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Sydney, Lady Morgan

  • ... what is heroism? it is the deed of a great soul, capable of a great passion.

  • He thought the song, like the songstress, was in a class by itself.

  • There can be no individual happiness but that which harmonizes with the happiness of society; there may be virtue without felicity, but there can be no felicity without virtue.

  • Nature has only given us desires, whose gratification is enjoyment; but society in its gradual estrangement from her dictates, engenders passions which become the scourge of those who cherish them ... religion, which is of nature, conveyed through the senses to the soul, awakening its gratitude, and commanding its adoration, becomes an incomprehensible dogma, propagated by cruelty and fanaticism; disfigured by human invention on every side, breaking the tie of human sympathy, scattering discord and disorder through nations, founding its merits upon earthly privation, and imposing its belief by eternal terrors.

  • In every religion may be traced the arrogant faith of its own infallibility, and in the breast of every fanatic sectarian is established a secret inquisition by which the opinions of others is tried and condemned on every side. Virtue and felicity are of nature! on every side vice and misery are of man.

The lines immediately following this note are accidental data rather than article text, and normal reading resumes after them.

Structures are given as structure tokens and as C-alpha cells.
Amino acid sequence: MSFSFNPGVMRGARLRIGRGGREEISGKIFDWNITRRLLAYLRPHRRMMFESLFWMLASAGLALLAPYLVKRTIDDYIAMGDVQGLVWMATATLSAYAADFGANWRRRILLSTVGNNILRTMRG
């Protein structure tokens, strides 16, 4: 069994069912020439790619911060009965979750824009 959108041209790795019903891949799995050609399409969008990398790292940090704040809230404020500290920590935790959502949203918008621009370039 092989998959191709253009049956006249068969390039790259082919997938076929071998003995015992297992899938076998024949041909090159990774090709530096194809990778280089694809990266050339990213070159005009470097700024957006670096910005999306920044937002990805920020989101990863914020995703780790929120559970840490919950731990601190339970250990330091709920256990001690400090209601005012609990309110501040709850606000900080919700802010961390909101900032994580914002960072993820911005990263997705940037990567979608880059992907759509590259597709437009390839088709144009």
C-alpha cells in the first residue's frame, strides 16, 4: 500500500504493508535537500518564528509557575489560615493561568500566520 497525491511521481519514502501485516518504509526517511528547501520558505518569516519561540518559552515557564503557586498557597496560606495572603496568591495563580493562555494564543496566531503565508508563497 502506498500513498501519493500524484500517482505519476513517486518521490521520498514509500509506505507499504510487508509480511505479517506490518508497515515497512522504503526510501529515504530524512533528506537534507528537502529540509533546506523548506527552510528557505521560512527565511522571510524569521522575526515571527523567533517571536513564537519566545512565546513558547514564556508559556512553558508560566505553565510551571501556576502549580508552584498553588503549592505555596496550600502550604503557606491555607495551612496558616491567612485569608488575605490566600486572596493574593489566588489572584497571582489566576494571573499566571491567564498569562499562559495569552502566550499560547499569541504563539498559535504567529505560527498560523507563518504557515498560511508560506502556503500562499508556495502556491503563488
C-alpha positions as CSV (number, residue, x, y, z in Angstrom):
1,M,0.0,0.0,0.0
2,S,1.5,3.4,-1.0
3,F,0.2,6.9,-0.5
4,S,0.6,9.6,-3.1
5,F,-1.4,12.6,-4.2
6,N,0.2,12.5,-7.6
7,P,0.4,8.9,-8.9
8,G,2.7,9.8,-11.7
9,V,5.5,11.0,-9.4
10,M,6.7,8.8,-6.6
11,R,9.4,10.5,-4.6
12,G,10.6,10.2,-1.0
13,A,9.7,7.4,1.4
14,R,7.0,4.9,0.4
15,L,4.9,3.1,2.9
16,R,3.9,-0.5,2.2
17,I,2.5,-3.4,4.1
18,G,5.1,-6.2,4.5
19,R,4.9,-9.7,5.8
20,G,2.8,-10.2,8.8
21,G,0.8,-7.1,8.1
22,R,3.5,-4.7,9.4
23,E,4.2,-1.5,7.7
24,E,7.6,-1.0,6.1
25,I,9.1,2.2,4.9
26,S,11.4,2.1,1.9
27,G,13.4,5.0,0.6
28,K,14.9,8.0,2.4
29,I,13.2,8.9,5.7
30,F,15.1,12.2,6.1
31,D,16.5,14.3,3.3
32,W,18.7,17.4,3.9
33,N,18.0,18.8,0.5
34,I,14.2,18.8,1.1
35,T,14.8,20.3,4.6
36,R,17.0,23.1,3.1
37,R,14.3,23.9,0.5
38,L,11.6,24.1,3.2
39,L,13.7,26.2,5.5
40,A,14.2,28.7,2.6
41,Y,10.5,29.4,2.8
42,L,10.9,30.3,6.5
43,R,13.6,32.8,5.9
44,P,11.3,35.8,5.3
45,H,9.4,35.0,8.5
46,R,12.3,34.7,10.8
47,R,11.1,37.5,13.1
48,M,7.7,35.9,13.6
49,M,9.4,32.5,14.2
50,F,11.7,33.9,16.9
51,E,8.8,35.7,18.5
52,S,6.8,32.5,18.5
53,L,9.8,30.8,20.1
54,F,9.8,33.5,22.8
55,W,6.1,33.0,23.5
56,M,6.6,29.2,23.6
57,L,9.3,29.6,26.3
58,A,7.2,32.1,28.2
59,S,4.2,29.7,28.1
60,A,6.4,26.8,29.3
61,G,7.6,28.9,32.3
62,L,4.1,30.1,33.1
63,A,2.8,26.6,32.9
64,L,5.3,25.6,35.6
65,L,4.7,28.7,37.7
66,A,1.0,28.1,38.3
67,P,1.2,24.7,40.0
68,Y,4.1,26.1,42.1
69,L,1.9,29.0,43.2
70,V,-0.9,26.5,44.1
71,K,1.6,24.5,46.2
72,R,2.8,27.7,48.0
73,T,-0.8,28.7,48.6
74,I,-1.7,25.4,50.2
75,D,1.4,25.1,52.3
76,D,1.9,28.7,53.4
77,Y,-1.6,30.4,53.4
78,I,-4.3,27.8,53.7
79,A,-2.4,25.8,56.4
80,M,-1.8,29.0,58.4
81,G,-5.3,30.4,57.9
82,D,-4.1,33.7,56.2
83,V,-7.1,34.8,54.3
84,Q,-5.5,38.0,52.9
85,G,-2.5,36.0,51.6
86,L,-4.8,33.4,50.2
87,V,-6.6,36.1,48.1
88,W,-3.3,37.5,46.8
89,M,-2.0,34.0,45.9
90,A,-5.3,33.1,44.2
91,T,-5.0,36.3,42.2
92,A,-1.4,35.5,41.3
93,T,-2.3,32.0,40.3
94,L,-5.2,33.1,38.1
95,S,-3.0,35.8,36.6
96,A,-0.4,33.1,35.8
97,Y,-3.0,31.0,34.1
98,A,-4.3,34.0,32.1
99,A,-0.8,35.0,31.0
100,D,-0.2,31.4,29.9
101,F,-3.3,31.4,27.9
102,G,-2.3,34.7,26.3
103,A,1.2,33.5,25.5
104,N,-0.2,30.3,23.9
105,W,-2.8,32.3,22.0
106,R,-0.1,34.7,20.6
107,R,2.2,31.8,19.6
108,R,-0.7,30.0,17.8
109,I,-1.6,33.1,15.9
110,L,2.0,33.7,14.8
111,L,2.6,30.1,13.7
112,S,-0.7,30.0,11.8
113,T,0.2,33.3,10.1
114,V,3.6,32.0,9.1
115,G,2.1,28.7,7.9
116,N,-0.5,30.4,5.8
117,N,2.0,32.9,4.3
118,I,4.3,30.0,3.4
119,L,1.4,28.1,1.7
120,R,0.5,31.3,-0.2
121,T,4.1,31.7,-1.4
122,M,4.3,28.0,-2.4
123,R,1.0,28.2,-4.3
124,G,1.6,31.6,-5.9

• ... a government, radically bad in the very basis of its structure, diffuses its noxious influence upon the most private feelings and intimate associations of life ...

  • ... the heart is always a patriot! — In that country where it first learns to feel, to love, to suffer, there will the associating ideas rivet the social affections; and it is thus we insensibly attach ourselves to our country from sentiment, even when we are destitute of the virtue to love it from principle.

  • If there are sufferings, which (however dreadful in their endurance) are yet susceptible of amelioration, the sorrow which a parent's loss awakens is not among the number ... though the tear which sorrow sheds upon the parent's grave, may be dried up by time, the loss which bids that tear to flow, can never be replaced by human tenderness, or human power!

  • ... though the mind may err, the senses are always true ...

  • Expectation is hope colored by fancy.

  • ... the frequency of bad books proves only that fools and knaves now employ their leisure in reading, instead of the more dangerous and brutal pastimes which occupied their predecessors.

  • Of theology it is dangerous to speak; but as every one will admit that whatever has been written without the pale of his own narrow sect is pernicious error; and as what every body says must be true, the reader may draw his own consequence.

  • History has ever been a record of errors, of party misrepresentations, and of mistaken views, passed through the colander of the historian's fancy ...

  • Another cause for the multiplication of flimsy books, is the universality of authorship; and this fashion for writing is, at least, as good a fashion as that of driving coaches and beating the watch. When all sorts and conditions of persons publish, all sorts and conditions of persons must read; and the annual quality of publications is less an exponent of the talent in the market, than of the minimum of wit, sense, and utility, beyond which the public will not buy.